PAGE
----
The Race To…
Are you ready? Get set. Go!
We treat the beginning of things often as a race. We even call the national election a “presidential race” as if the candidates were running across the country in order to win our hearts and our votes. Trust me, I had my reasons for casting my vote the way I did, but the candidate did most assuredly not win my heart, and neither do I place my trust or my hope in the office of the president.
Were they really running? I mean, they managed to spend an obscene amount of money trying to convince us that we should support them, but they were not literally running a race.
My father ran a race last weekend. He completed his second marathon, with a better time than he had last year, and this year he had been injured two days before. The amount of dedication and endurance that goes into preparing for and running a race like that is amazing. It displays more about the character of those who run a physical race than I may have ever seen from our candidates.
This week I worshipped in three different All Saints services. In the scripture and prayers in the service, we talk about the “cloud of witnesses” that run ahead of us and cheer us on as we run the race set before us. We remember those who have run ahead, set the pace, marked the trail before us, and yet there still seem to be ways that we have to blaze our own trails.
We begin on the journey. But, unlike a sprint, we know the journey is long, hard, and will continue even much longer than it takes to complete a marathon… this is not the work of a morning, or even a single day. This is a journey that will last your lifetime.
Looking ahead, it can seem like the journey is too long, that the effort to complete it will be too strenuous, that more pain and tears will wash through our lives than we can bear. Too many people will ask for too many things of us. Too many sacrifices will be needed of us. We don’t even know if we will have enough for ourselves. The danger in looking forward like this is that you can scare yourself out of beginning. The danger, the temptation is that you can convince yourself that the hardship is not worth the journey. Surely nothing is worth that much heartache.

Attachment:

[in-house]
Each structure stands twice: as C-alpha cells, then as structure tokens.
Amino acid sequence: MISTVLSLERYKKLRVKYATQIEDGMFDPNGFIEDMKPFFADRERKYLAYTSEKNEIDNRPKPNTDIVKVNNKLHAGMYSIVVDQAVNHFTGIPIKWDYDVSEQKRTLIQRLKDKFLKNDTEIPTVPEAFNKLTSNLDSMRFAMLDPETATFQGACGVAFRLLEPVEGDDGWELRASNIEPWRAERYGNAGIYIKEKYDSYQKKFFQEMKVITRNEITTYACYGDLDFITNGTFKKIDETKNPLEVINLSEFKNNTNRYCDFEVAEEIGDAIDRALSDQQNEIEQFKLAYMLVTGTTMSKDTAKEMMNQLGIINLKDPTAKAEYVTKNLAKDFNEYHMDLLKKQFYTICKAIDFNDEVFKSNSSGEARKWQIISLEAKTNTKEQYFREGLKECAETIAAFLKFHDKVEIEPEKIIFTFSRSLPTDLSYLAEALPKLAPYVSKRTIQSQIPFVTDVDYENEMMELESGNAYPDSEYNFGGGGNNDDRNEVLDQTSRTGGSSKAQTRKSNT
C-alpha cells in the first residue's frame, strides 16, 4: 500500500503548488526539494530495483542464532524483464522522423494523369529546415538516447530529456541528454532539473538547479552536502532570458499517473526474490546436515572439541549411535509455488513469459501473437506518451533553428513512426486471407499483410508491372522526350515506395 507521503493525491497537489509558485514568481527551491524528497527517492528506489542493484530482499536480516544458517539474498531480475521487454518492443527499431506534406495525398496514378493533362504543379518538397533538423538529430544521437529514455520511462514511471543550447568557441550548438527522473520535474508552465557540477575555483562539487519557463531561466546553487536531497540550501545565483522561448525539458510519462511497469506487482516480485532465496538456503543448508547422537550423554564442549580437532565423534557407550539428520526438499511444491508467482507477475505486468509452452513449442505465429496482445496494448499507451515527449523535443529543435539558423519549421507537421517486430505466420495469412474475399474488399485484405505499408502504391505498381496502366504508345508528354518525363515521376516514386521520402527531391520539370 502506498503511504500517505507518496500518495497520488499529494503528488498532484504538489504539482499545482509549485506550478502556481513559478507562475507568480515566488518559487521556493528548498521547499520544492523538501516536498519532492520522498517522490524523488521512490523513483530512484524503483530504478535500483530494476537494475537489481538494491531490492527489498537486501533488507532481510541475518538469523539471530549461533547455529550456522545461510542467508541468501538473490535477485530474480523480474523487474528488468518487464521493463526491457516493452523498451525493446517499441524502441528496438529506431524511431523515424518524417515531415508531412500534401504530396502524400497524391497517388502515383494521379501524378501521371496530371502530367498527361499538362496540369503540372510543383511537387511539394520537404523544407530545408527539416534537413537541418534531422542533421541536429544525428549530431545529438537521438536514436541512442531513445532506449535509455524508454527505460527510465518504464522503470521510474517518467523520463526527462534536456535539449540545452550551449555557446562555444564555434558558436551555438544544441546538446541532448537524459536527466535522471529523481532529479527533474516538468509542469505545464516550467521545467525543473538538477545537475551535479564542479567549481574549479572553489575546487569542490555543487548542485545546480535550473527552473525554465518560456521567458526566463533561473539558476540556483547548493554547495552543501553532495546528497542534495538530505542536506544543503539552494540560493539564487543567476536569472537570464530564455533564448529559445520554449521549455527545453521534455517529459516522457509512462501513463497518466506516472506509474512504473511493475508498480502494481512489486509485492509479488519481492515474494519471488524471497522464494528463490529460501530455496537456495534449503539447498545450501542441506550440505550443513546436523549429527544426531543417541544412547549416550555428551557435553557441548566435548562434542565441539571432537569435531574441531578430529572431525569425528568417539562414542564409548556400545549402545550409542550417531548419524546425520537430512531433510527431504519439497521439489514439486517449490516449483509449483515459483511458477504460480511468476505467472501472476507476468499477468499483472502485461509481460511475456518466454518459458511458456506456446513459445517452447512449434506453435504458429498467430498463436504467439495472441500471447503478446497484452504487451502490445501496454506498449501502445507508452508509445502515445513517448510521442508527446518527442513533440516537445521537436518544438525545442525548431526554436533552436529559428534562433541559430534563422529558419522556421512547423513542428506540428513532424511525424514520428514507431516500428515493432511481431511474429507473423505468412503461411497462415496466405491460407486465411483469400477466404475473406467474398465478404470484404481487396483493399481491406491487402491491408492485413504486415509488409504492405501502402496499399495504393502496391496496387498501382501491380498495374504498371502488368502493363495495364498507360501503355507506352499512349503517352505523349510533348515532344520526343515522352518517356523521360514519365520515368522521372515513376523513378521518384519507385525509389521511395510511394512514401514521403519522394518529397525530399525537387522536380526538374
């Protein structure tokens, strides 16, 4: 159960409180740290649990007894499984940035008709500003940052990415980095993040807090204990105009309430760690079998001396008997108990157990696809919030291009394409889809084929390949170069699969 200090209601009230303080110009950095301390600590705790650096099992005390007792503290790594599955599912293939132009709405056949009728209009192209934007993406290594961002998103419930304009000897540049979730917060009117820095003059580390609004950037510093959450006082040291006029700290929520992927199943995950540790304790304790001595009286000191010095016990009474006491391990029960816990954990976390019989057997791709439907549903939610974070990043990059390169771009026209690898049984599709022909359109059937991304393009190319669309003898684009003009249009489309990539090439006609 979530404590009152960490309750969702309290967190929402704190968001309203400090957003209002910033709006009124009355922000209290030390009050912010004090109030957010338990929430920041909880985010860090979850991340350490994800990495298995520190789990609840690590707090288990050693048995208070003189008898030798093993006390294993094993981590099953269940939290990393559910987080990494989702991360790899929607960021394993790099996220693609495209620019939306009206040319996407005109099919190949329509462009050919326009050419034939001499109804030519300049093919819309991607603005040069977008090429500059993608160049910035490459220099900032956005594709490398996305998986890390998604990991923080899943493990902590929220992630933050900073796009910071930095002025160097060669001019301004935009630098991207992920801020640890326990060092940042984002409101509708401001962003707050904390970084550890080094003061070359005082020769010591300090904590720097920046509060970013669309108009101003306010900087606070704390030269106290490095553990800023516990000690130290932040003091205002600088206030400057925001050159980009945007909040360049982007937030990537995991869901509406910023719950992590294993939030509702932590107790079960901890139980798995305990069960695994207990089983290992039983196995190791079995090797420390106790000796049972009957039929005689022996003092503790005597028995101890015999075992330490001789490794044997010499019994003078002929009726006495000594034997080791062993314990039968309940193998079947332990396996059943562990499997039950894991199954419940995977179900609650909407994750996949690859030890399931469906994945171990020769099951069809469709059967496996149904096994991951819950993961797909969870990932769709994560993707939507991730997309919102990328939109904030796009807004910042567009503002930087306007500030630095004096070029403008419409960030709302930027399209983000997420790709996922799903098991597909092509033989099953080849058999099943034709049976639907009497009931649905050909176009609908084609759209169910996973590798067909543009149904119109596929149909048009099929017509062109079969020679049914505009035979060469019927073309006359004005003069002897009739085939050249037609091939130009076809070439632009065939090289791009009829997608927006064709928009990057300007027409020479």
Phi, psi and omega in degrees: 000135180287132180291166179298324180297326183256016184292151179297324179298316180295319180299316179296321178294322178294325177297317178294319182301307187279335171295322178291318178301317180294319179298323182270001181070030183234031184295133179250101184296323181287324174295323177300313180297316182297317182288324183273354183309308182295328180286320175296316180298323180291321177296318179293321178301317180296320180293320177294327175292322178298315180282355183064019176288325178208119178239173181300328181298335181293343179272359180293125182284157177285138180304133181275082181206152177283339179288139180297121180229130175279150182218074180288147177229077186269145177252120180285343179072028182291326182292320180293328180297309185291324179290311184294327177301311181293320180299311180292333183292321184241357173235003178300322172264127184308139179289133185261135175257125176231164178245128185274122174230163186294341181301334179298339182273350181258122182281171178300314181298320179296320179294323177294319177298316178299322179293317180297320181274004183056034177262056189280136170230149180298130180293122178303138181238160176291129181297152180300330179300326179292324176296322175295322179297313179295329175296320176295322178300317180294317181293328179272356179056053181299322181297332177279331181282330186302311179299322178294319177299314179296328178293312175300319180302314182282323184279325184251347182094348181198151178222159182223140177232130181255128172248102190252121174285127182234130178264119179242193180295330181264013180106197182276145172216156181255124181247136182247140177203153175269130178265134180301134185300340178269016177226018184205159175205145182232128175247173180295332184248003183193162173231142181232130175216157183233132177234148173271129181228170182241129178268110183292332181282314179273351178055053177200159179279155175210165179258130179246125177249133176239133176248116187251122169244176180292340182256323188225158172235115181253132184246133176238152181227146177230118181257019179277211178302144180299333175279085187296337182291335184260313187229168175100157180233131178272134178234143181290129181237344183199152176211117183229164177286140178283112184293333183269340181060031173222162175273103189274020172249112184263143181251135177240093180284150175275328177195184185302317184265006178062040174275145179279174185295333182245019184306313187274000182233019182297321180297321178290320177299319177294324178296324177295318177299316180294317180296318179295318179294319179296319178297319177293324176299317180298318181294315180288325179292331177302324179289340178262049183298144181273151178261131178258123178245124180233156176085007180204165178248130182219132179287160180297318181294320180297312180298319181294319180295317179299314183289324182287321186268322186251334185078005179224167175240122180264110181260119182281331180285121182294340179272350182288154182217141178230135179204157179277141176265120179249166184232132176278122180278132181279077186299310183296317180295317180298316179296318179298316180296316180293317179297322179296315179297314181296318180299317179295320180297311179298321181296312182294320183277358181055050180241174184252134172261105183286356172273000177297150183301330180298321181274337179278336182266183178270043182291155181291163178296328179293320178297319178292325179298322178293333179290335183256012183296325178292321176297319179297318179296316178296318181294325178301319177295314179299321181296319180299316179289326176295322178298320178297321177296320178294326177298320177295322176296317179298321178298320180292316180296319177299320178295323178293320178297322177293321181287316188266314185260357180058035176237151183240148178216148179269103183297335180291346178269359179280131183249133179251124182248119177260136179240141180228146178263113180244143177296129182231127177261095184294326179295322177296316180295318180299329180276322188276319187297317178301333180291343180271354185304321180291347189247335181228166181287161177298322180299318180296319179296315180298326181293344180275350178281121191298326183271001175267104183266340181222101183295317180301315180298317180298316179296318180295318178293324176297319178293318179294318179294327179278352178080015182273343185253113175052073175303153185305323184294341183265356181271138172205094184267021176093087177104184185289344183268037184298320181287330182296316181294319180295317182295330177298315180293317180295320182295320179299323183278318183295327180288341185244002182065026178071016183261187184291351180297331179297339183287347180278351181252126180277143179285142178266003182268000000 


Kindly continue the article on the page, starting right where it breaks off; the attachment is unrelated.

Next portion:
Consider the alternative. If you do not take this journey, you will be do something else. Trust me, a choice to not do something is a choice to do something else. Change will happen, and a journey will take place, it just may be in a different direction.
This journey that has been laid before you, the path that is set out for you to follow, the trail that you must blaze is not going to be easy. But, if it is in line with God’s will, it will make your heart come alive, and that will be worth the tears, the pain, the hardship, the unjust and indifferent people in the midst of their own rocky journeys.
The project may seem too big now. But begin anyway. The journey may ask for all you have. But start out anyway. The path may be rocky and threaten to trip you up. But stand firm and walk in faith anyway.
This journey is not a sprint, it is not a simple race with winners and losers. Those who will win this race are those who continue to faithfully attend to the journey. The only way to lose is to cease to try. So when it seems that all is lost, and the only thing left to do is give up, take heart. Go rest in peace, and look with clear eyes. And when you look, don’t take out the binoculars, to see the whole mountain. Instead, look at the next step. No one can see the whole journey but God. We faithfully continue on our journey, one step at a time.